Burnley is set in a valley through which run the rivers Brun from which the town takes its name but the Don and Pendle Water also cut into the area.
All these once crystal clear streams plus the damp air of the Pennines proved to be ideal for the mass production of cotton.
Burnley does well to sell its industrial heritage and Queen Street Mill deserves to be regarded as a Mecca for students of cotton. Here is the last steam powered mill to be found anywhere in Europe. The mill closed in 1982 but was re-opened and is now recognised by national government as an outstanding museum (Tel 01282 412555).
No steam engine can work without coal to power it and in its day Burnley was a major mining area. Almost all the reminders of the coal industry have gone but the Miners Club shows how busy the workers were.
Here is the only working men’s club to have a restaurant open to the public. There is a concert area seating 200 people and in the five bars more Benedictine is consumed than anywhere else in Europe.
This dates back to the First World War when the East Lancashire Regiment was based in France. The soldiers learned to love ‘Bene and hot water’ and the tradition is carried on.
Coal powered mills could only function if there was a transport system to deal with imports and exports. The Leeds and Liverpool Canal was vital in the 19th century and its history is described in the Weavers’ Triangle Visitors’ Centre (01282 452403).
This is housed in the former wharf master’s house and the toll office. The displays relate to the canal, cotton and housing with a typical weaver's house displayed to excellent effect. Students of the Lancashire Wakes Weeks should also visit the triangle and there is a model working display of Burnley Fair.
You can also get a more than decent brew and more at the Inn On The Wharf. Early in 2010 Prince Charles visited Burnley and wasted no time in expressing his appreciation of this terrific triangle.
Burnley market area has now been pedestrianised and although housed in modern buildings still has a traditional feel to it.
The market area itself is surrounded by a centre containing many well-known high street stores. Here then is a perfect blend between ancient and modern and a thriving balance between races and religions.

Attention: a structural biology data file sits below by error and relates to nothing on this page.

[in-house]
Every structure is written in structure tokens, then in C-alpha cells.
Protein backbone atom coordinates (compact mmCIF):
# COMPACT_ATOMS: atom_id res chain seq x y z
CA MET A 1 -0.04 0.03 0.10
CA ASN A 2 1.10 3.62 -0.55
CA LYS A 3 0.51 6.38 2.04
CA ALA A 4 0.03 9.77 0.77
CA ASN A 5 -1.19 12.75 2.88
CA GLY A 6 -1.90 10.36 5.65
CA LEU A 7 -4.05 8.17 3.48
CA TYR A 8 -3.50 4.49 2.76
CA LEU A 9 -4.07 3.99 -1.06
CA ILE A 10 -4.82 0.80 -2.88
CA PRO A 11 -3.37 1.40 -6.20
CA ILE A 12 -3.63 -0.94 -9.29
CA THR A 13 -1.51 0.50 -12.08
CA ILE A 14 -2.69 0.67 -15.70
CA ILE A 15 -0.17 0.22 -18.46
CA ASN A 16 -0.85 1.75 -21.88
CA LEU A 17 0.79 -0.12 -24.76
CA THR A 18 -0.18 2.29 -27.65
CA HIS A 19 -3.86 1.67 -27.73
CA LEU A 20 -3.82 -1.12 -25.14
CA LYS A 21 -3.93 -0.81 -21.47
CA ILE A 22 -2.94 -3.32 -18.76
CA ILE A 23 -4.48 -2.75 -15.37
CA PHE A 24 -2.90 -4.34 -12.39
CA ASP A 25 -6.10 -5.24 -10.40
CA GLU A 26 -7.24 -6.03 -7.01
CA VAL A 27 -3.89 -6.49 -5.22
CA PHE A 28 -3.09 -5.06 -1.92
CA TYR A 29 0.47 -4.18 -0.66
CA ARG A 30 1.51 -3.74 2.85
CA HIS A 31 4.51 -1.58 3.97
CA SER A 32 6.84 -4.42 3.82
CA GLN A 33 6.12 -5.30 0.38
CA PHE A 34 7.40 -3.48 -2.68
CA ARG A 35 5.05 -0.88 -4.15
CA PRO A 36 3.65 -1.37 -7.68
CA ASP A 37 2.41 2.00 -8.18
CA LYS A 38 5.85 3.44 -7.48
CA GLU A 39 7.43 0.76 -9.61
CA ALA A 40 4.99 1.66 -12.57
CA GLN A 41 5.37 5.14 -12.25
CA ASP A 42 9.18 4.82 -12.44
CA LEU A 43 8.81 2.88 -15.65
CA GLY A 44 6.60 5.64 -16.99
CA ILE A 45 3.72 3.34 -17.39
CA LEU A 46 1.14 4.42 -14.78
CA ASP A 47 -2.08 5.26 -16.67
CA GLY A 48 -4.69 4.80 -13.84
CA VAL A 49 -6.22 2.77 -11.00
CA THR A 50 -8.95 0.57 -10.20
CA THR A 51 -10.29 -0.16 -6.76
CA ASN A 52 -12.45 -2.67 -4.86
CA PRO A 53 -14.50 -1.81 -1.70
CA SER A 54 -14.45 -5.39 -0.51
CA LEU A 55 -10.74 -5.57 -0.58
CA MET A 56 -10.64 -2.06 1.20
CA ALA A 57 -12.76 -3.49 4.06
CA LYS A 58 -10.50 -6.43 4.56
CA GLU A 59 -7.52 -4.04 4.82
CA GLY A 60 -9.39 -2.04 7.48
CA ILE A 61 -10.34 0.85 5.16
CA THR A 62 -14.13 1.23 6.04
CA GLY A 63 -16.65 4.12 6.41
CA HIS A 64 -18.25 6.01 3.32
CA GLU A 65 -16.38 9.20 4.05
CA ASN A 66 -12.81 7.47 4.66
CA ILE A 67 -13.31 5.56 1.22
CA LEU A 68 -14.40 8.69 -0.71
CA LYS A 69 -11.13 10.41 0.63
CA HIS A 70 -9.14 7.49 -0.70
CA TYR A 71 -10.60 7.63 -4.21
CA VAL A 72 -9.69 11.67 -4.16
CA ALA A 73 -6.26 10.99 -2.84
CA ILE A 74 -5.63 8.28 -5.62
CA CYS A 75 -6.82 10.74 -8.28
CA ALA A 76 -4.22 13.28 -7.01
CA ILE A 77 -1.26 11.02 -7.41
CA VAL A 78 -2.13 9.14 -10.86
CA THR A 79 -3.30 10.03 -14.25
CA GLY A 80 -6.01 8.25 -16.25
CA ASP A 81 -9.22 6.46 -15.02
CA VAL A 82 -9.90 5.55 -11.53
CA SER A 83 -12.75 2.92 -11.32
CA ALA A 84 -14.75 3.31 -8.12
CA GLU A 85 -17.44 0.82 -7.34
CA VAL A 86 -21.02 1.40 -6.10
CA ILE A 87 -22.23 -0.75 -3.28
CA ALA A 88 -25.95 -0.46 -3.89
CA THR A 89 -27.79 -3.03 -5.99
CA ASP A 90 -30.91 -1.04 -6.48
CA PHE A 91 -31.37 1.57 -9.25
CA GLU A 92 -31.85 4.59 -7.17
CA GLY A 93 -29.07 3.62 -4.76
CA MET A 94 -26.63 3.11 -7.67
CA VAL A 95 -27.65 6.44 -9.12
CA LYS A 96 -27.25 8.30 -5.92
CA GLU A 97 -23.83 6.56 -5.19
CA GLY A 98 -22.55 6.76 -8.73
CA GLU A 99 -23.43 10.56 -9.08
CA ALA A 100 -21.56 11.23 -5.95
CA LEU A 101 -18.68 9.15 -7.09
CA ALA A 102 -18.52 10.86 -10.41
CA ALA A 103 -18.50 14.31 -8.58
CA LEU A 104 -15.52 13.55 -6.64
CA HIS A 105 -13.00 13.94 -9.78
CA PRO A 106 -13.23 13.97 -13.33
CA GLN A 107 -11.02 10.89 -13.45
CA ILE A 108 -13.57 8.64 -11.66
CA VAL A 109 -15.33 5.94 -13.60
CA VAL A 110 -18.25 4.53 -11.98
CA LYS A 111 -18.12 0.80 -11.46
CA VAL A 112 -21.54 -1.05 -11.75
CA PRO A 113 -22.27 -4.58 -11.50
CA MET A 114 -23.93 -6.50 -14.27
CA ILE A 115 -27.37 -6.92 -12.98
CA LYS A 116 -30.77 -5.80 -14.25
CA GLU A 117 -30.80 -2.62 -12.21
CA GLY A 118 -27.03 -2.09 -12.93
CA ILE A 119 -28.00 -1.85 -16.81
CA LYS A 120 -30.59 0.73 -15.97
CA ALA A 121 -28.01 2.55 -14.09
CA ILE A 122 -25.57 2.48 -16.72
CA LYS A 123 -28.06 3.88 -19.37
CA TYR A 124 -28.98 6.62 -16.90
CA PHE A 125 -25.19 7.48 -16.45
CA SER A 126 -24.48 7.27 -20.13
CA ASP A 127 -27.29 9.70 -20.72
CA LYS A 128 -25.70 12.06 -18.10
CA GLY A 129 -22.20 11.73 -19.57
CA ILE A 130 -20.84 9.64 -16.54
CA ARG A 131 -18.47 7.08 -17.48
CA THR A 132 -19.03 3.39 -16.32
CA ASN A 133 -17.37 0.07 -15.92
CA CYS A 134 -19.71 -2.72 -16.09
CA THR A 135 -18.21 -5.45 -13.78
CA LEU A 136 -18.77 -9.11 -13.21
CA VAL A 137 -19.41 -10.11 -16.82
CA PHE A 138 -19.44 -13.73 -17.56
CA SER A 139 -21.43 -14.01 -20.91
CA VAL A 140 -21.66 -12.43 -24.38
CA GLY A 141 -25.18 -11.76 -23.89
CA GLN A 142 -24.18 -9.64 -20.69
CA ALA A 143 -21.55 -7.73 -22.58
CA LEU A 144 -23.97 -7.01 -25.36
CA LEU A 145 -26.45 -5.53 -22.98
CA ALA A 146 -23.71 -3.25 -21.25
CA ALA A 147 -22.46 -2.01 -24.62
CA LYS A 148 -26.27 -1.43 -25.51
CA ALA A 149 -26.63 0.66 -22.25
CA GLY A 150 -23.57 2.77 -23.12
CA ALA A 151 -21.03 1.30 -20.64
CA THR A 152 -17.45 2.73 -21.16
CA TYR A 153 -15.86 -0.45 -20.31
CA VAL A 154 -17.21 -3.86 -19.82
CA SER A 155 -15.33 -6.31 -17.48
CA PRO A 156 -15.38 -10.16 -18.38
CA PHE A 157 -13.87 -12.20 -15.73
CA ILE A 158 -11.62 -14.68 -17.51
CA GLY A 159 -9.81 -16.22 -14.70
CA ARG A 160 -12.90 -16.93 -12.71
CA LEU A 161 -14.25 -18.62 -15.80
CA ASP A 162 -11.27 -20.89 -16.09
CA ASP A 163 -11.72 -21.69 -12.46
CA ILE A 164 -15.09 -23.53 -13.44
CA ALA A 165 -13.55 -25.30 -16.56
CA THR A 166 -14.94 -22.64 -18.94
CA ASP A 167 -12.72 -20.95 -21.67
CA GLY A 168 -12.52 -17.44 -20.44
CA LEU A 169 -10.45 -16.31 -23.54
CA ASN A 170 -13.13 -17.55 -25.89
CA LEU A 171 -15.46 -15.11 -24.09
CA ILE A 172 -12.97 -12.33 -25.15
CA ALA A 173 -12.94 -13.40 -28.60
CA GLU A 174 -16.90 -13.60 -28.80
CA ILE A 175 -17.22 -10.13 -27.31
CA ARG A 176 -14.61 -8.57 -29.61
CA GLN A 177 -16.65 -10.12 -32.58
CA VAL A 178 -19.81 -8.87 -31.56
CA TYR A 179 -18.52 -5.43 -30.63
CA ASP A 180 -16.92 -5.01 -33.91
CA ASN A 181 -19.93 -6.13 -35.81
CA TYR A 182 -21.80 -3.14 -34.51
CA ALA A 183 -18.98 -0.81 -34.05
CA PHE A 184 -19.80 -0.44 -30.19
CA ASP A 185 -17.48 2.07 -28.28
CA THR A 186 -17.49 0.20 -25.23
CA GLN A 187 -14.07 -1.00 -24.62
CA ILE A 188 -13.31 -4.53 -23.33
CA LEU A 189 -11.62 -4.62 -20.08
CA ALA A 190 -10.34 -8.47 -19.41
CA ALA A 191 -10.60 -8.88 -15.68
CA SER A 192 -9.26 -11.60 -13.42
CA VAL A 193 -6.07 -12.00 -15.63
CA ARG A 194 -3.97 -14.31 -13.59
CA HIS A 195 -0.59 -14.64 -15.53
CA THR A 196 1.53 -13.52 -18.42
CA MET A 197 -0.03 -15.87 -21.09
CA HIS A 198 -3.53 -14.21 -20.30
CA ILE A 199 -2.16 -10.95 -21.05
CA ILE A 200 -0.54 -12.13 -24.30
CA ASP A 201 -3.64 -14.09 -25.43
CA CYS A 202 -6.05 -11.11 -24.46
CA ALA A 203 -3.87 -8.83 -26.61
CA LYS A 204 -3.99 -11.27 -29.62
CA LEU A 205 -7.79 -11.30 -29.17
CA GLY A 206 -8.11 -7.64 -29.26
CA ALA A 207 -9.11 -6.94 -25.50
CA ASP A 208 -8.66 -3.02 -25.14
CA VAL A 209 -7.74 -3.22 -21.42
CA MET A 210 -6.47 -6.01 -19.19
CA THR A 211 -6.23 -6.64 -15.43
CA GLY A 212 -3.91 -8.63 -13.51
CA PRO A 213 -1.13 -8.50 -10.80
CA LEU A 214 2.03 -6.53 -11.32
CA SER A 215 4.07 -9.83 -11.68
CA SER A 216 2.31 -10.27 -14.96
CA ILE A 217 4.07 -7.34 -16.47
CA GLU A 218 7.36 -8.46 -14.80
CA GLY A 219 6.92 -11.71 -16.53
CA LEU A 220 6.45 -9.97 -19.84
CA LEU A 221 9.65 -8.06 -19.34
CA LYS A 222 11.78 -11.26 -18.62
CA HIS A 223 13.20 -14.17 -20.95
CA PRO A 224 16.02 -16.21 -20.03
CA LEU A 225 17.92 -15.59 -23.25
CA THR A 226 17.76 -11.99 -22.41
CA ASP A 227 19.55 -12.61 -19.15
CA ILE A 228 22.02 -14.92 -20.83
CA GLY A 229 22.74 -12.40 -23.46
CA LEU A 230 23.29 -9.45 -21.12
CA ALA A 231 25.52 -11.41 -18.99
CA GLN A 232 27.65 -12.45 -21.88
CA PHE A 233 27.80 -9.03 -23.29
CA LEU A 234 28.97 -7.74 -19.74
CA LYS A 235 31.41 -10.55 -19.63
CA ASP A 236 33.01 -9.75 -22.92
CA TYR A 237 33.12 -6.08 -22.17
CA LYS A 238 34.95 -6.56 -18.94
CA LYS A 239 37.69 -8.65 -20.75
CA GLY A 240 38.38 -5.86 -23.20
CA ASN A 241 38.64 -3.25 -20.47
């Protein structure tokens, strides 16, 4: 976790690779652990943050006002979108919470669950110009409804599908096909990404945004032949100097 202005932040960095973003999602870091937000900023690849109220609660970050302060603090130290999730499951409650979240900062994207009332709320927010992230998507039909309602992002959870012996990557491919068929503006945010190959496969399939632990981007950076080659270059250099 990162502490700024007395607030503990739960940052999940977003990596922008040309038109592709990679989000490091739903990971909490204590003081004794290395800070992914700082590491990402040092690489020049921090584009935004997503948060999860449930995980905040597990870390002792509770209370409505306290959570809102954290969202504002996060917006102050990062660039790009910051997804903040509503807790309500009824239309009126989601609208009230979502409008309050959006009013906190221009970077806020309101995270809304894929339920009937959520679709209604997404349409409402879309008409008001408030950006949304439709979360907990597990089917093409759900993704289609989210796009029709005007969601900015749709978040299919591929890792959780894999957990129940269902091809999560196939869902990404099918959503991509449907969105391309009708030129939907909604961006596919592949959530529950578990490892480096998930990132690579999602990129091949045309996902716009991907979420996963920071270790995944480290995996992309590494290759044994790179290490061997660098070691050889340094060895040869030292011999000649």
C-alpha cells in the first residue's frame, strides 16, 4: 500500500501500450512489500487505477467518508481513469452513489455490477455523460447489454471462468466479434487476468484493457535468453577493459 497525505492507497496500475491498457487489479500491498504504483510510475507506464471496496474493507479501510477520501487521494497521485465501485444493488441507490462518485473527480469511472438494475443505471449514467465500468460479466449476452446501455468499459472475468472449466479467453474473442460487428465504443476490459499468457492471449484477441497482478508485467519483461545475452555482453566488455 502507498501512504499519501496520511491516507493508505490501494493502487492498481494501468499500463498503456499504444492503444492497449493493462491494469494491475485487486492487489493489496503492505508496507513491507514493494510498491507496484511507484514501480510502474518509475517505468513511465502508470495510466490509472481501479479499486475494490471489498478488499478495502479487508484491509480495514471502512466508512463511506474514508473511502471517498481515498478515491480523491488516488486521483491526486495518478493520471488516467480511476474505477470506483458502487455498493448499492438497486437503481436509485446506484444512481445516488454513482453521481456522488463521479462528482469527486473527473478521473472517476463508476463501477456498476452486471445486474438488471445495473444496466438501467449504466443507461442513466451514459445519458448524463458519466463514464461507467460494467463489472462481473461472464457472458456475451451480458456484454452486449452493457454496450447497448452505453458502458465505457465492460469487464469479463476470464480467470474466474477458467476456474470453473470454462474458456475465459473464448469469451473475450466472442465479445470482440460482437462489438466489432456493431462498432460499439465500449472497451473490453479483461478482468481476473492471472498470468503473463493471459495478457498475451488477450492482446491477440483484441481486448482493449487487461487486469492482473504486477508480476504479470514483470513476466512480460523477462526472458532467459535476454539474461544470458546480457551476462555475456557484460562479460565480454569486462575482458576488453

Burnley's market charter was first granted in 1293 and the market was based around the site now occupied by the old Grammar School and the parish church of St Peter.
The church had its own market granted by the Monks of Pontefract Priory in 1122.
A short walk up Manchester Road leads to the Mechanics Institute which is now the focus of art in the town. The Mechanics Institute offered a good education for working people and thankfully the Victorian building is still serving a useful function. Any visitor to the town needs to visit this building first.
The Burnley mills generated lots of brass and the civic pride of the town is celebrated in its Town Hall, completed in 1888.
The Burnley area has two wonderful old halls open to the public.
Burnley's early history can be celebrated by a visit to Towneley Art Gallery and Museum, which is open free of charge every day except Saturday.
The oldest part of Towneley Hall dates from the mid 14th century and there are two sweeping spiral staircases. The central block of the house and the north east wing were completed by the middle of the 15th century.
The house was built in a period of some conflict and this explains why the original walls are six feet thick.
In more peaceful times the family concentrated on pleasures rather than protection and this accounts for the splendour of the Minstrels' Gallery, the Long Gallery and other wonderful features.
Since 1903 Towneley has been a splendid museum and art gallery. Its Elizabethan long gallery is worth travelling many miles to see.
Displays include archaeology, glass, ceramics and militaries. The 2003 extension is now blending well into the original structure. The old brew house is a craft museum and the stable block is now a welcoming cafe.
On the outside of the hall are some 380 acres of walks and woodlands, aquarium, butterfly gardens, a nature centre and a craft museum adapted from the old brew house.
Set around the grounds there is a deer pond and an underground icehouse designed to ensure that the winter freeze-up povided the family with supplies at a time when nobody had refrigerators.
Inside is a library donated by the late Eric Halsall who for many years fronted the TV series One Man And His Dog.
The last member of the Towneley family to reside at the hall was Lady O'Hagan, who sold the house to the town council on very generous terms.
Lady O'Hagan is buried in the churchyard of St John's in Cliviger and nearby is the grave of General Scarlett who successfully led the Charge of the Heavy Brigade in 1854.
The ill-fated Light Brigade got the publicity but it was the Heavy Brigade's victory which kept the sea lanes open during the Crimean War.
General Scarlett was a friend of the Towneley family and his estate was at Bank Hall, which later became Burnley's maternity home and was close to a substantial coal mine.
The Towneleys were staunch Roman Catholics and they suffered greatly during the Civil War of the 1640s.
On the northern outskirts of the town at Harle Syke is the Queen Street Mill which has been restored to its industrial prime.
Some 300 looms are powered by a 500 horsepower steam engine called "Peace" which is a noisy machine to be so called.